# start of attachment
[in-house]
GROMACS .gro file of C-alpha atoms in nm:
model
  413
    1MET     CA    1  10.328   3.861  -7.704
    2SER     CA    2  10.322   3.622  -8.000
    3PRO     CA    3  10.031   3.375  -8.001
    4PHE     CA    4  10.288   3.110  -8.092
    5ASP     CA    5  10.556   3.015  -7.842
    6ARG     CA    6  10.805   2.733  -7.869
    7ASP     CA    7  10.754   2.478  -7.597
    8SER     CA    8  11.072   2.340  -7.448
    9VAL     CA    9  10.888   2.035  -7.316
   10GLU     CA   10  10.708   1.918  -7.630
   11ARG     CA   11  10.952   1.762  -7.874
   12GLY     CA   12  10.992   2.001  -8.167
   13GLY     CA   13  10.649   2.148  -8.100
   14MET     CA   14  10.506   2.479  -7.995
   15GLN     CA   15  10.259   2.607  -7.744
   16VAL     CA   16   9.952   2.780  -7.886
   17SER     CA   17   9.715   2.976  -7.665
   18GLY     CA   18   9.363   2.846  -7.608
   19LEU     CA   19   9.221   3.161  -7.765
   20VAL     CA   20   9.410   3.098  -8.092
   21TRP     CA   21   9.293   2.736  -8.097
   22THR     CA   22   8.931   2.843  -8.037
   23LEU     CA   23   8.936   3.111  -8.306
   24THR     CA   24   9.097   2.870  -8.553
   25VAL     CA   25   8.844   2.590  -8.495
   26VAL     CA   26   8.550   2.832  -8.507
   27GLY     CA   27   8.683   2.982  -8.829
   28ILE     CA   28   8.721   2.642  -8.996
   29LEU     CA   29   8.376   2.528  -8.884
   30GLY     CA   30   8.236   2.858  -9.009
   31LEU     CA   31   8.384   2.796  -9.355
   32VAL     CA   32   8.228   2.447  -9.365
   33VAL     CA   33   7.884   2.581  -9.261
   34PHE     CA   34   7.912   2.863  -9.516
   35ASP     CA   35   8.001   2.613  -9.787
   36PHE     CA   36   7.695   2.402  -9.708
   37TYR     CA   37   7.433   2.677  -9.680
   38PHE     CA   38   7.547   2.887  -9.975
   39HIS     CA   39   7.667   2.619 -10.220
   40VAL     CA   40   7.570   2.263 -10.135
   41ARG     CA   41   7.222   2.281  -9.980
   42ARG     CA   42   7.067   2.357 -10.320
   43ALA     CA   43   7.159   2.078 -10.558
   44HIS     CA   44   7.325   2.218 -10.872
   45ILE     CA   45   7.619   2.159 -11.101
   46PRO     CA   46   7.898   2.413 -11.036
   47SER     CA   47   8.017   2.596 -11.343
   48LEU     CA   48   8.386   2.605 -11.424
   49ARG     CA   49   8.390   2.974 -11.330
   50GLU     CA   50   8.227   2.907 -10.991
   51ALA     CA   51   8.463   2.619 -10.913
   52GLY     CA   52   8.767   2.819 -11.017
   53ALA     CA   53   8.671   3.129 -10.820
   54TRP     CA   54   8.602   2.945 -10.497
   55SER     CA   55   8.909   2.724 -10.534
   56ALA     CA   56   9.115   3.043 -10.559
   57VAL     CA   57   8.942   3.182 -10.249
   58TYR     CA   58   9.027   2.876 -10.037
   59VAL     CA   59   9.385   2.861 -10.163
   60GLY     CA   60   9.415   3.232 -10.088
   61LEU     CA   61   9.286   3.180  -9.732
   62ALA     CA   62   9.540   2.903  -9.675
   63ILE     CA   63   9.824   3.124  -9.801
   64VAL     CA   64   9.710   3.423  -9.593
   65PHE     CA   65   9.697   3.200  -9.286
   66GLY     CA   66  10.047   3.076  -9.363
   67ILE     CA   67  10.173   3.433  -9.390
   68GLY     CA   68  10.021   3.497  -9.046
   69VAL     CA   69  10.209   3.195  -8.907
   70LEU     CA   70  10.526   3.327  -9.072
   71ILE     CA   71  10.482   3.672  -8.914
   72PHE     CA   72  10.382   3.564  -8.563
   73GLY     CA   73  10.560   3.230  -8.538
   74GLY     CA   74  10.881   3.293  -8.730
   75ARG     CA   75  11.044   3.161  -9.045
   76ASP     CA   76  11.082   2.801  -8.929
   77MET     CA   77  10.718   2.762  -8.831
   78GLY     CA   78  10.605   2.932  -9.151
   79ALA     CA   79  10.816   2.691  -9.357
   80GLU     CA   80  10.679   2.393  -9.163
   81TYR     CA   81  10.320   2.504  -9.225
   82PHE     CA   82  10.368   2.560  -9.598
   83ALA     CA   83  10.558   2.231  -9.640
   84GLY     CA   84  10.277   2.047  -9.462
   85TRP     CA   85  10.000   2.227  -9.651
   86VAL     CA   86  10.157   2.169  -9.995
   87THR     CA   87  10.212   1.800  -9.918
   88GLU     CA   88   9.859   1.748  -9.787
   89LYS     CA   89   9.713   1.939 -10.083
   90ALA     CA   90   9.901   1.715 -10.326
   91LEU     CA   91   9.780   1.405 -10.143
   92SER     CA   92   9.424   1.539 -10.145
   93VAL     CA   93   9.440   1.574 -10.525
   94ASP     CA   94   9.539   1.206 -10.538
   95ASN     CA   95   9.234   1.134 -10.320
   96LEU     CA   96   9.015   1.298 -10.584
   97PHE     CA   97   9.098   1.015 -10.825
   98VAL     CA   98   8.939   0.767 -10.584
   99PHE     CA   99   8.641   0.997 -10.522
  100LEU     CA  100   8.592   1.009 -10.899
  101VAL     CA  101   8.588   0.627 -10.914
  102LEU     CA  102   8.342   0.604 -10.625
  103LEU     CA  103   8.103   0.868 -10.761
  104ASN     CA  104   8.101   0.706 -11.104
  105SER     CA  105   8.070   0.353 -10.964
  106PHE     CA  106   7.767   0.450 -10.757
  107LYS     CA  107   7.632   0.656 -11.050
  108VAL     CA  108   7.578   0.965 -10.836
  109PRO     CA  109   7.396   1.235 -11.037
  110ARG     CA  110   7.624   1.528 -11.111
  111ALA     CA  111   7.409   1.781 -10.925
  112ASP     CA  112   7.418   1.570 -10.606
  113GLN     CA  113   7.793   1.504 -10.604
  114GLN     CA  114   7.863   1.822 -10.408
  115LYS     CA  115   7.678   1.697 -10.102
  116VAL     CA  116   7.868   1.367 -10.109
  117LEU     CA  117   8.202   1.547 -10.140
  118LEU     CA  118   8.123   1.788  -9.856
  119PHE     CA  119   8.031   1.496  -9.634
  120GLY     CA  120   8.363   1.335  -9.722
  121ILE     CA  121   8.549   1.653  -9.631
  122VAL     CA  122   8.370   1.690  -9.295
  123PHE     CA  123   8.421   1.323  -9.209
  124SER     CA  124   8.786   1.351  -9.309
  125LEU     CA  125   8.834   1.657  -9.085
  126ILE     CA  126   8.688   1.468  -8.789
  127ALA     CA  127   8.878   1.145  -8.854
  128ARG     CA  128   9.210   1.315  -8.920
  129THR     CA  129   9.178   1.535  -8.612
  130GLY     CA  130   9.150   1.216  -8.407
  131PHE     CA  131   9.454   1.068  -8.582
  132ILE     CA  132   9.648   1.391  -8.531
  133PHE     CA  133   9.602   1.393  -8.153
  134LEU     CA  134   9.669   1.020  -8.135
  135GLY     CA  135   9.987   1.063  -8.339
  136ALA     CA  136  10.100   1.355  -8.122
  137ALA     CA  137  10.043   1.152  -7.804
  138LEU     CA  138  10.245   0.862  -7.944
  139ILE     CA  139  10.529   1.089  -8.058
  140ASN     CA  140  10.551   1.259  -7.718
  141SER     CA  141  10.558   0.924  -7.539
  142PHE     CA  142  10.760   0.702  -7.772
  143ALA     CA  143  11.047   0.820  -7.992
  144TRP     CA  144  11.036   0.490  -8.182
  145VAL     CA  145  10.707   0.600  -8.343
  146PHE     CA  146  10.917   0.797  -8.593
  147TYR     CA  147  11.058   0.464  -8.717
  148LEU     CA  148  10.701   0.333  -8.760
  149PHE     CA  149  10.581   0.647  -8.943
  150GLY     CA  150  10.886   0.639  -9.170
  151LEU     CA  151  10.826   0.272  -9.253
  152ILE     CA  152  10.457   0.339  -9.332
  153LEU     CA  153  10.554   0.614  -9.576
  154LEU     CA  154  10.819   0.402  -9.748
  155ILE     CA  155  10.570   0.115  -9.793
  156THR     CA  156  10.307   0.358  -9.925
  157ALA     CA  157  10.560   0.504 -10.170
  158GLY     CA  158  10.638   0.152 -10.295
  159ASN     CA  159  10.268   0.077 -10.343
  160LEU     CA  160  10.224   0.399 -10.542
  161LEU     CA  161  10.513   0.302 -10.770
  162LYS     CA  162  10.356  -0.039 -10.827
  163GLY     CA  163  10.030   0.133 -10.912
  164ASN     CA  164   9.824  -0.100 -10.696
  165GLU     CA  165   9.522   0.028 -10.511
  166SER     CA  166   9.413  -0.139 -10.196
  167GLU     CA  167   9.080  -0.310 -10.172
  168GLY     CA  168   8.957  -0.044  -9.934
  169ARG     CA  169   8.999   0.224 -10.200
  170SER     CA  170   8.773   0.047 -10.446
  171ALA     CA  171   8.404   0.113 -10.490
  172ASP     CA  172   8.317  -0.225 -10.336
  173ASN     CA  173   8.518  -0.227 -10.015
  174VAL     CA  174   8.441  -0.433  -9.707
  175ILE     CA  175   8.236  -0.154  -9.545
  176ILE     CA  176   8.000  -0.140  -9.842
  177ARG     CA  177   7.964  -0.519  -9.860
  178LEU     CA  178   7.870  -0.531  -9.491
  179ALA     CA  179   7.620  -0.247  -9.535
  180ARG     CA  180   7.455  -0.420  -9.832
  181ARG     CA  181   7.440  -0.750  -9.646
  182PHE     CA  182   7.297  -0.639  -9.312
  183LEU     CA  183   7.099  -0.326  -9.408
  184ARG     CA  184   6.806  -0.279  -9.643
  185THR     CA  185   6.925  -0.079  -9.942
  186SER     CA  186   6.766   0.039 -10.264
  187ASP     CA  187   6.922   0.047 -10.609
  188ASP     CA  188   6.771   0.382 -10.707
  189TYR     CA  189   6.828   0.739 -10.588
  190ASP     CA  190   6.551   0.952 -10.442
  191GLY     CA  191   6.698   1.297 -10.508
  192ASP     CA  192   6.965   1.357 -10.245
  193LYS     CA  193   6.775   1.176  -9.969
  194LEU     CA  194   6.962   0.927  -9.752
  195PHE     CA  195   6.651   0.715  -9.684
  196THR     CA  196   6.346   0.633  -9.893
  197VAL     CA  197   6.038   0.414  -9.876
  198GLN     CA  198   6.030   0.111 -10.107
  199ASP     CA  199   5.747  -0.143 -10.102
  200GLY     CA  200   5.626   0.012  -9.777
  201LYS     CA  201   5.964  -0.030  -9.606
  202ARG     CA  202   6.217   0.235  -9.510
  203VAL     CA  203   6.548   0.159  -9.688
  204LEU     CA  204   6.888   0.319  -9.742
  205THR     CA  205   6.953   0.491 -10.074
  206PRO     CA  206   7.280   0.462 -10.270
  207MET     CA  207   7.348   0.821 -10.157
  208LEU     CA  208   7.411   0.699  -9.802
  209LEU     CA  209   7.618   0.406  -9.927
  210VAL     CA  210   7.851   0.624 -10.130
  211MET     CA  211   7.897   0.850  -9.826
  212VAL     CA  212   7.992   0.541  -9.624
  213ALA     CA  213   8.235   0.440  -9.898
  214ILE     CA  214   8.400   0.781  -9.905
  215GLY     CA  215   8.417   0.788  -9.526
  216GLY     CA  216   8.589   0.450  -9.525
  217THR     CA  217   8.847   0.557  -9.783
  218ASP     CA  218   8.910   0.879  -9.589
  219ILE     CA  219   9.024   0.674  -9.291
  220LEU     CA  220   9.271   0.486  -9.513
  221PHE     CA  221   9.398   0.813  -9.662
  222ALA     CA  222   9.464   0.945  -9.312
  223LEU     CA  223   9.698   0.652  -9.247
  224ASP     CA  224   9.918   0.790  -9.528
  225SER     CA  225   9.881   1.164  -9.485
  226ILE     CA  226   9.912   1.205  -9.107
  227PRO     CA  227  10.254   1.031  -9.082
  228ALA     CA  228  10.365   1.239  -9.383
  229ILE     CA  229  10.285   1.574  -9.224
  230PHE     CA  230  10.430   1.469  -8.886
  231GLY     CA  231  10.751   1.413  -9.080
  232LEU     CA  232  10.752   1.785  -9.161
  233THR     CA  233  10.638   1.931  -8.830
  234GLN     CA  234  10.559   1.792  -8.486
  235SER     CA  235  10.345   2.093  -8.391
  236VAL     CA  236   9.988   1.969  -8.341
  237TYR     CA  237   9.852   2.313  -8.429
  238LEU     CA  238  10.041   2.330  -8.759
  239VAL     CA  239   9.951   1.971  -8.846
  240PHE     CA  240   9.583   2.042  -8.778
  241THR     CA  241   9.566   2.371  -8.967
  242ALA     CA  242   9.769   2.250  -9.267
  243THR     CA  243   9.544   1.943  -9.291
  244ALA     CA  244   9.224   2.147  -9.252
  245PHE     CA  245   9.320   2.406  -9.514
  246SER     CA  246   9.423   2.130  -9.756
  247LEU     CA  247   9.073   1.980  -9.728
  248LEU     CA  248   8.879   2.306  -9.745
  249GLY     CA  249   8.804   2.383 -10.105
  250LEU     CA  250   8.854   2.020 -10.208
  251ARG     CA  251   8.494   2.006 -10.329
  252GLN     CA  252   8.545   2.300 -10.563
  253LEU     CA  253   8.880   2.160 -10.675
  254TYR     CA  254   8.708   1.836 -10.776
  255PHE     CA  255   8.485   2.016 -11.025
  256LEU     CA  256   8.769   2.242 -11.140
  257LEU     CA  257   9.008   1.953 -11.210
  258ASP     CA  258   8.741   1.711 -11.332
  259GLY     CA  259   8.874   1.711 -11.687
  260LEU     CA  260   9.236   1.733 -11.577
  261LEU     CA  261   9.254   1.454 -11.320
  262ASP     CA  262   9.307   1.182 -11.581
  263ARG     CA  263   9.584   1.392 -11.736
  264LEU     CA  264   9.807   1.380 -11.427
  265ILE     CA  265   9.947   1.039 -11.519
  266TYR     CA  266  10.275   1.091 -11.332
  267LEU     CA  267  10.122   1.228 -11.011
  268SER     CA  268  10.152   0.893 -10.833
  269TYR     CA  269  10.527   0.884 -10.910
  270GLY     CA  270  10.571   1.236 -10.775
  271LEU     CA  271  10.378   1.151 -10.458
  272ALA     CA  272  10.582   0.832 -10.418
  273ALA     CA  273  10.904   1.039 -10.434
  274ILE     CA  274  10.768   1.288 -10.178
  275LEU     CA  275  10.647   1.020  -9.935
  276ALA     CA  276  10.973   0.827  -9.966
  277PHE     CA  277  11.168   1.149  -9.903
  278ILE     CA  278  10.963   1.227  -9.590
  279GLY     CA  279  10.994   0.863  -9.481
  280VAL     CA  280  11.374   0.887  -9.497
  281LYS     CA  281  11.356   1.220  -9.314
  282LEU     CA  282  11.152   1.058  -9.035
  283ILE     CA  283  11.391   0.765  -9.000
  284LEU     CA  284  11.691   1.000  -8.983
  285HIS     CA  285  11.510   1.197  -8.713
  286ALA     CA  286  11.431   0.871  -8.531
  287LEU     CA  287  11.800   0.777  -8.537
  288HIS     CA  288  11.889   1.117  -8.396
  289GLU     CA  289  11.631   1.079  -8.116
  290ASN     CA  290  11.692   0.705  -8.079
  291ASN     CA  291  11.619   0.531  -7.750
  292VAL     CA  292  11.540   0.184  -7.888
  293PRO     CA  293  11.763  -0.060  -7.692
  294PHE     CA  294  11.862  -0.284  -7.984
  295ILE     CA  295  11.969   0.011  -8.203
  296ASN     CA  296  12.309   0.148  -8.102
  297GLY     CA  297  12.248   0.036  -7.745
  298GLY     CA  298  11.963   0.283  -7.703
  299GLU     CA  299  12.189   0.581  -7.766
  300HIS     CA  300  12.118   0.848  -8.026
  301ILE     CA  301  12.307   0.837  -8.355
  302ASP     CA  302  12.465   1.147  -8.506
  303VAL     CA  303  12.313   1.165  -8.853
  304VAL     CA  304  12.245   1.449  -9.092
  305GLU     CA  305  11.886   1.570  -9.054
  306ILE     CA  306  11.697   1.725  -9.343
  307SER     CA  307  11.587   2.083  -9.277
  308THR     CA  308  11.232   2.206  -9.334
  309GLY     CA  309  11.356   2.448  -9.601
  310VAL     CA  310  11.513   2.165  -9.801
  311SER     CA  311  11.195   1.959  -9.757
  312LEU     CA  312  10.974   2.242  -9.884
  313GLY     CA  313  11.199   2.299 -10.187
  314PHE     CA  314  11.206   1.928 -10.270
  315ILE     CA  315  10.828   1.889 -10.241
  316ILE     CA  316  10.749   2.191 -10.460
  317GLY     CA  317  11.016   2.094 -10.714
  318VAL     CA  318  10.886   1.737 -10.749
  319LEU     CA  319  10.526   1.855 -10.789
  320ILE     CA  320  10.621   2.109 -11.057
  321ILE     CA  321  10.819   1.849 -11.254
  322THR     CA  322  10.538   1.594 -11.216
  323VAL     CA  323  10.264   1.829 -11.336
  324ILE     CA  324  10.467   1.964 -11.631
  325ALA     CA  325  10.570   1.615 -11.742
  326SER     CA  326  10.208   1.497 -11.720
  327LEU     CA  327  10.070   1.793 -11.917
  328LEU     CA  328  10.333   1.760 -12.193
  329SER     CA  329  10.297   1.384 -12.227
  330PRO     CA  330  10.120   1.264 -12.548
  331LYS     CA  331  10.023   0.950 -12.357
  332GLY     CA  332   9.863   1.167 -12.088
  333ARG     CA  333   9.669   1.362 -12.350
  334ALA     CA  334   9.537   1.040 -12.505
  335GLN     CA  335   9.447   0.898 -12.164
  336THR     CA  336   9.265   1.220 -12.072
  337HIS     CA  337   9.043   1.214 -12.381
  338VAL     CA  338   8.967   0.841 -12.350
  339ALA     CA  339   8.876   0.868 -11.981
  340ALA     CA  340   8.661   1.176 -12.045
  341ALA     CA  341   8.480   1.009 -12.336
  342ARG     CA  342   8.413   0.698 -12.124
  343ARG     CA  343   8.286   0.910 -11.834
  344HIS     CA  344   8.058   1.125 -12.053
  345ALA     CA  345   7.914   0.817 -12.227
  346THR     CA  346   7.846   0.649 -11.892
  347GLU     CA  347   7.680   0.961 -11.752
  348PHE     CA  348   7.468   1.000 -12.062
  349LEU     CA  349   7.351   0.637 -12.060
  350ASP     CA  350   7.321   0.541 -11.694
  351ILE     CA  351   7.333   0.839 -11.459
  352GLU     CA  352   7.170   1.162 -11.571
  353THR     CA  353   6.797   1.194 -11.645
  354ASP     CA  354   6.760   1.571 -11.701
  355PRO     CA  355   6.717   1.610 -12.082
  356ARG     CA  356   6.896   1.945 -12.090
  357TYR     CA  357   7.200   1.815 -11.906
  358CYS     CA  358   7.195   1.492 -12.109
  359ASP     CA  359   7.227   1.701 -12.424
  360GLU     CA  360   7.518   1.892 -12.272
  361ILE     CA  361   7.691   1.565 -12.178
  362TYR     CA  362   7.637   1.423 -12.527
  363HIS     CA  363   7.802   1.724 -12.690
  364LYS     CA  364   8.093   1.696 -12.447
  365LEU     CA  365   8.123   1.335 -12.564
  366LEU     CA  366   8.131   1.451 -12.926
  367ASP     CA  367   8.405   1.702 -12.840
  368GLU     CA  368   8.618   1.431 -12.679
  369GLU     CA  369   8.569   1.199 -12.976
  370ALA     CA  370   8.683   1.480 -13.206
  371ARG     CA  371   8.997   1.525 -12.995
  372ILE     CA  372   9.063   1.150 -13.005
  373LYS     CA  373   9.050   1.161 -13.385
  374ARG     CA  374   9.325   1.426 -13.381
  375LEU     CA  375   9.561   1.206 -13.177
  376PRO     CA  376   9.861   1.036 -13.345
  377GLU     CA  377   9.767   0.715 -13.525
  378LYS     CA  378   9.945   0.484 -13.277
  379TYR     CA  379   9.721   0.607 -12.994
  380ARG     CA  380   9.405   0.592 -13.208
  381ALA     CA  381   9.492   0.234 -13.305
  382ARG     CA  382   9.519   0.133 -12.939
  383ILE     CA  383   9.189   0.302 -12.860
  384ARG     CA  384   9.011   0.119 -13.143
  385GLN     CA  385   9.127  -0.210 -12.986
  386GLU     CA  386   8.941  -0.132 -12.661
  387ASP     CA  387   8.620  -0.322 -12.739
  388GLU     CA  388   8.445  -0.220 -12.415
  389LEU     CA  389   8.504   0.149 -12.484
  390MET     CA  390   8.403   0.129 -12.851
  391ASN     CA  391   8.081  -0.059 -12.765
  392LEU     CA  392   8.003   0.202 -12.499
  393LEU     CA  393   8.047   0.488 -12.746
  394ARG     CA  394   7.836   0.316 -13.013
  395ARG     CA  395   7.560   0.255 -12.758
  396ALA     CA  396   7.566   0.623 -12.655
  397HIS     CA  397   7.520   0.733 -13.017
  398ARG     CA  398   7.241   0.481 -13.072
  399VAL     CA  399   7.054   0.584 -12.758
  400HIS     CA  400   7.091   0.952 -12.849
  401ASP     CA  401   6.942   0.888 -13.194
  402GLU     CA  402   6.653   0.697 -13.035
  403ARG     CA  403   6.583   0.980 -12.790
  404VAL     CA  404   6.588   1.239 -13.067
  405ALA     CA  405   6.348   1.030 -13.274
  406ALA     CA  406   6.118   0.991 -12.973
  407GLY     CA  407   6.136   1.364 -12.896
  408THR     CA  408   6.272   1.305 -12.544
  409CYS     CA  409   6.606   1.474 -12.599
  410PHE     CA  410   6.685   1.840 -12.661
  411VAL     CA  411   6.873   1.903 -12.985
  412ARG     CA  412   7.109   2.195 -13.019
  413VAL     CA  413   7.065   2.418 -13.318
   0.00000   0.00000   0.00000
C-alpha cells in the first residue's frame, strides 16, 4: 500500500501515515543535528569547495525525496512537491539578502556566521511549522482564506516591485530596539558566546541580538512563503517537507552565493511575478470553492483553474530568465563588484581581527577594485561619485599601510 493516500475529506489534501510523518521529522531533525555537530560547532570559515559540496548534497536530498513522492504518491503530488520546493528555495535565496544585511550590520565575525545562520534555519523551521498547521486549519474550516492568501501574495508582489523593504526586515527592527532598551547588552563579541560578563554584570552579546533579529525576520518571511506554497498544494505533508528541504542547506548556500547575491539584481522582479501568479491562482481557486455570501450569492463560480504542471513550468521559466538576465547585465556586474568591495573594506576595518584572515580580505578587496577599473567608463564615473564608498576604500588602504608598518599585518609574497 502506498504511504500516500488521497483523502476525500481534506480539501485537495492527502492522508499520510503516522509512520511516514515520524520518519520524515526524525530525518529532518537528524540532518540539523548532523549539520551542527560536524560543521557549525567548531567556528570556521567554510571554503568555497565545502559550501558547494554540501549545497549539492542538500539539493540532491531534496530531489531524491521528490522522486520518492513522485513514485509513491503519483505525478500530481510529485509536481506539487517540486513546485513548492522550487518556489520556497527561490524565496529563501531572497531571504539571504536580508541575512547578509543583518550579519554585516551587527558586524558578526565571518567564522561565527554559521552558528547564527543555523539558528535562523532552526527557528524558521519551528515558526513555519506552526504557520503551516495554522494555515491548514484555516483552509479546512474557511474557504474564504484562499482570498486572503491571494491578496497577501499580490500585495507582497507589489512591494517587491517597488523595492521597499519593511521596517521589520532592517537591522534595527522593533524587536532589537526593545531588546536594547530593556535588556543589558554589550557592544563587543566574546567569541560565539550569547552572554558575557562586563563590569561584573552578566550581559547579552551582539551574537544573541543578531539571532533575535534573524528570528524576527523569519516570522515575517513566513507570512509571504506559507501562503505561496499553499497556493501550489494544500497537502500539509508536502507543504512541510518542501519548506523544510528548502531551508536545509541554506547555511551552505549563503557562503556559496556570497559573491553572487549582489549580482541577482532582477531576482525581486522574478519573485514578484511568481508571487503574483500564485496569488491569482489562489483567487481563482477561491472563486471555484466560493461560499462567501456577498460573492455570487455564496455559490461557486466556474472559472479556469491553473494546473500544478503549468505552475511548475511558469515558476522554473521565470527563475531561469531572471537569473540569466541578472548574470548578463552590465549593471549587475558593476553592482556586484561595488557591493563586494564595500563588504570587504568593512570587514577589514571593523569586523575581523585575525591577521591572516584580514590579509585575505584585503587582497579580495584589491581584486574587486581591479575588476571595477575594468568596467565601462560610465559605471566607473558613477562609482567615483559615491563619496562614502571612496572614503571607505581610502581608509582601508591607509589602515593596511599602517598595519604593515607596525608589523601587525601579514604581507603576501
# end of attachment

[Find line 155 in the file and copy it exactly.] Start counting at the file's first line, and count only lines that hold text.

  151LEU     CA  151  10.826   0.272  -9.253